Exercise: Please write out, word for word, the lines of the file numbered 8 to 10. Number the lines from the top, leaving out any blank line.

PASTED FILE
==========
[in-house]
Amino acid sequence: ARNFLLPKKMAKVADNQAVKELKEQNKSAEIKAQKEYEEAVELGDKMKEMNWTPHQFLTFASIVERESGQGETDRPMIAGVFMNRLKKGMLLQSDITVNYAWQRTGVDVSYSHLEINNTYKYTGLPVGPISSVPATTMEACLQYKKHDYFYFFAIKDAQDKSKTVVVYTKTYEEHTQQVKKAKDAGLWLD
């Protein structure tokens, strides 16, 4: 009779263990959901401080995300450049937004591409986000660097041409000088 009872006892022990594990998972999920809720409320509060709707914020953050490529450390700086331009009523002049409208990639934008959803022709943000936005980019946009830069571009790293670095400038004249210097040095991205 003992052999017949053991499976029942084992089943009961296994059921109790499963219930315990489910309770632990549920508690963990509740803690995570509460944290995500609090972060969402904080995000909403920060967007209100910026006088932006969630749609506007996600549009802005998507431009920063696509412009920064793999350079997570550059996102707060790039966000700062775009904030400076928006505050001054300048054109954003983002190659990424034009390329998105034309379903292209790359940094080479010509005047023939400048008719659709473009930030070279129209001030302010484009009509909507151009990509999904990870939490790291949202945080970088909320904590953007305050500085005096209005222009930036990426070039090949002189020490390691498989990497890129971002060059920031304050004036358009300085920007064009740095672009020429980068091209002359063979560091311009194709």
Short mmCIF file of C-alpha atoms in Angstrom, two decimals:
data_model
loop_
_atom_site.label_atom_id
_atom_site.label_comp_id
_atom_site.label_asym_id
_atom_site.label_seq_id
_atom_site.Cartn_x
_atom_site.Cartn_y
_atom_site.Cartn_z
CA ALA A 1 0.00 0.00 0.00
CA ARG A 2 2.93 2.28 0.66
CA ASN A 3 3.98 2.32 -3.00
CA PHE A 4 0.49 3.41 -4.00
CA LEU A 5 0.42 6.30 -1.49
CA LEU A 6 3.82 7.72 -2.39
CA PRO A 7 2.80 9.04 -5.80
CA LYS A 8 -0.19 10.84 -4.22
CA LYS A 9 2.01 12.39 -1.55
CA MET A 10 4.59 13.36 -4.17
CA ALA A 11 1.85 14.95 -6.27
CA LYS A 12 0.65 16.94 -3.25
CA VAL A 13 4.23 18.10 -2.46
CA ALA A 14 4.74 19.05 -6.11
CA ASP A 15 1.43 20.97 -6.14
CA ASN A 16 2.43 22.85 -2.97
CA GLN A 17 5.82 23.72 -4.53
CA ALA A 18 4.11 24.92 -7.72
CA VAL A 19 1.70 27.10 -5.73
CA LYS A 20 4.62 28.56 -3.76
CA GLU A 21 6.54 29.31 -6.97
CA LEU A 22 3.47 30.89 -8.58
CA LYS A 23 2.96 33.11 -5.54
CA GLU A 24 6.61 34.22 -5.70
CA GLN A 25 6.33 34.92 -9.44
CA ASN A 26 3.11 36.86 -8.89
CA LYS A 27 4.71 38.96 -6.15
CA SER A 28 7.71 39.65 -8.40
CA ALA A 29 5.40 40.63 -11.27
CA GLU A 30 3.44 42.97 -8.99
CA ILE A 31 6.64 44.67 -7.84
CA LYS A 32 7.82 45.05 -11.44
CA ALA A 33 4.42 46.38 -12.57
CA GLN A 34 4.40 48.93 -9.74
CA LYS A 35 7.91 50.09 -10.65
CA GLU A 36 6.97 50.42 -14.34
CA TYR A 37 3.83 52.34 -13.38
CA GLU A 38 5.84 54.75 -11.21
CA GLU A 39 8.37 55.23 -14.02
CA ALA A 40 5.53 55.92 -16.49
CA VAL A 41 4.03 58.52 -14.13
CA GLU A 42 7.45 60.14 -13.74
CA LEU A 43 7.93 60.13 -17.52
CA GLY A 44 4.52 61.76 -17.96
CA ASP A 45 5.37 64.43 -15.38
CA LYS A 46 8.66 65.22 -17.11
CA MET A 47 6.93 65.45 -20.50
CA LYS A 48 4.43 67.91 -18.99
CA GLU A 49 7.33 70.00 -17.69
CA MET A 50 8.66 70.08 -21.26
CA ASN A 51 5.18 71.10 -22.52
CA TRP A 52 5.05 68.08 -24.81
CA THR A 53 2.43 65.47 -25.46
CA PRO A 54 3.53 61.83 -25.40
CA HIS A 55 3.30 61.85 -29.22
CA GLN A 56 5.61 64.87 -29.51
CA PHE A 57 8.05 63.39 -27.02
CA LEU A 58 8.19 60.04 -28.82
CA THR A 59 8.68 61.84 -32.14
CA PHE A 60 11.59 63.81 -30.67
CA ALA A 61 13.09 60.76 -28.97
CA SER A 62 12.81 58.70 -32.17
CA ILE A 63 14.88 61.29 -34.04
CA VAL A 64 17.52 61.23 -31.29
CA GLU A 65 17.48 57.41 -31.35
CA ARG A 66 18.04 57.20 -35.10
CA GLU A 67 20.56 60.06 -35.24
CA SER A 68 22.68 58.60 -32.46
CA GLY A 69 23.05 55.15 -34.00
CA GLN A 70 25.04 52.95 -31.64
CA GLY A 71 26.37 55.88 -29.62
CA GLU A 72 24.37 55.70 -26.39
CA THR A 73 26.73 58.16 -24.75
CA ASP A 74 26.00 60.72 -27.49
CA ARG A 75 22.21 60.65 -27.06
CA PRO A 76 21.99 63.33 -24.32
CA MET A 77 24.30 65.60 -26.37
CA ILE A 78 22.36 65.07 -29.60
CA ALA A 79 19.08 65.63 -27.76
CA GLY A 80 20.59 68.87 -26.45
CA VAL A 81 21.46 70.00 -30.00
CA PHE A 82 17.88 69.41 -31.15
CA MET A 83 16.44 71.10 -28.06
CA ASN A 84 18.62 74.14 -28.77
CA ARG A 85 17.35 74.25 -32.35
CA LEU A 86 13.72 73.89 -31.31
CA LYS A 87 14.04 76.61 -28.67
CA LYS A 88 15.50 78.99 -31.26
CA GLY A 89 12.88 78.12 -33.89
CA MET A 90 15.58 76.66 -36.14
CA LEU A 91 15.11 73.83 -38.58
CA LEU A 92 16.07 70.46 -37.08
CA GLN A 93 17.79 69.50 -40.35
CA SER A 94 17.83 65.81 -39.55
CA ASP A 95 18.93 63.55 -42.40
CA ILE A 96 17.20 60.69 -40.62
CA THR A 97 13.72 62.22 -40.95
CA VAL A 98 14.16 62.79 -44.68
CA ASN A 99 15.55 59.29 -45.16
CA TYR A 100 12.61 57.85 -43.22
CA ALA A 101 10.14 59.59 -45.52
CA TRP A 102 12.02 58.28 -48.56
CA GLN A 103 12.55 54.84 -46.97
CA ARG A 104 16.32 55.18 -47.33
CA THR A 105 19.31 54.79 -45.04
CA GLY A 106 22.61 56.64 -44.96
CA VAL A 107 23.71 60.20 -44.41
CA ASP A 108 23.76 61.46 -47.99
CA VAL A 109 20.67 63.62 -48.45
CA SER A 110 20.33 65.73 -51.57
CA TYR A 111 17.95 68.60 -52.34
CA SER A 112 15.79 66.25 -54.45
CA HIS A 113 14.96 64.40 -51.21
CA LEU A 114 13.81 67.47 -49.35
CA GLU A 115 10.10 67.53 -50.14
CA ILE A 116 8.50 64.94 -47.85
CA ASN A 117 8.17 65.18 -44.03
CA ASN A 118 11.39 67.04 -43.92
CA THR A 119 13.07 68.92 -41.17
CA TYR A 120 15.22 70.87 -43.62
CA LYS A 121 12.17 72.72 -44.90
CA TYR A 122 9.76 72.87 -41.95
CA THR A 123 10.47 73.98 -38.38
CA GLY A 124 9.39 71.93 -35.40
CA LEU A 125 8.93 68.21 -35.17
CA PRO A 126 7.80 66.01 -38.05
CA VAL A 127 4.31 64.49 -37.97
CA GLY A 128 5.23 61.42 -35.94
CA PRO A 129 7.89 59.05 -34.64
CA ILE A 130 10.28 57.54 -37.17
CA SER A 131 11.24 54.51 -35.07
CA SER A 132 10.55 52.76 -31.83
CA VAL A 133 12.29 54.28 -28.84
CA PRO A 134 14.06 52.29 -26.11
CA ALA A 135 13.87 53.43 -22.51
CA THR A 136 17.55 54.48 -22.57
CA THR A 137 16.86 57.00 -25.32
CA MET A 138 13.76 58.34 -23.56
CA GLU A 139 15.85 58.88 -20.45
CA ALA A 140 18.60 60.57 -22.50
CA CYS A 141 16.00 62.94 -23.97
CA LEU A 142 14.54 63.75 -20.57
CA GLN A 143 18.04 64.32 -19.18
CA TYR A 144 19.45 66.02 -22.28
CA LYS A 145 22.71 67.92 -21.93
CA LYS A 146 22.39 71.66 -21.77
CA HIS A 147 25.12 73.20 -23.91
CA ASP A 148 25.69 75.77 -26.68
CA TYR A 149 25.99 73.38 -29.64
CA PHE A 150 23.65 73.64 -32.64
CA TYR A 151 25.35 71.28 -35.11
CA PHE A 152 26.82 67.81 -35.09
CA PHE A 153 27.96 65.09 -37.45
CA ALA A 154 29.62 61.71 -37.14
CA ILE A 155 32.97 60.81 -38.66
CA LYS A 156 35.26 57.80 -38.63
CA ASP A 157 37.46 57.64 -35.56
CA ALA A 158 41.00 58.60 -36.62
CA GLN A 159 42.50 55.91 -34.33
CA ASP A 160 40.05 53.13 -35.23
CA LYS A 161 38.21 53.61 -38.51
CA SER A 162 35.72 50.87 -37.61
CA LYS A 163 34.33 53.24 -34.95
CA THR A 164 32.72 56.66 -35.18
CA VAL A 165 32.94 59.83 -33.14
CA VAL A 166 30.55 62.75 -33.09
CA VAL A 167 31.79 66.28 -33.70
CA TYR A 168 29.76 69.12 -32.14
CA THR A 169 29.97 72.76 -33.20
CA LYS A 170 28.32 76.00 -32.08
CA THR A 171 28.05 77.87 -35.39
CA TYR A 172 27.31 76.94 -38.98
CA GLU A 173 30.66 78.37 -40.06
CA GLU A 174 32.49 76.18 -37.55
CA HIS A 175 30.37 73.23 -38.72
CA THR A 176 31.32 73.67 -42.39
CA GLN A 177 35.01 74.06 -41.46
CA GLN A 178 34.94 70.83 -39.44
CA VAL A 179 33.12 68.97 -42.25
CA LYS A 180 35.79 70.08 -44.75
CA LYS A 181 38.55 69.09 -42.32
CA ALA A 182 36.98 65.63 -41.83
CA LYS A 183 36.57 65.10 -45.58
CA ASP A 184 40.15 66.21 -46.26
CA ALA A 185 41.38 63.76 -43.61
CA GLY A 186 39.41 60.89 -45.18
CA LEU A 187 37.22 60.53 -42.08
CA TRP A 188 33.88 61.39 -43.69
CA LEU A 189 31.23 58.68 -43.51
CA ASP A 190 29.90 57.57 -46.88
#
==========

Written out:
_atom_site.label_comp_id
_atom_site.label_asym_id
_atom_site.label_seq_id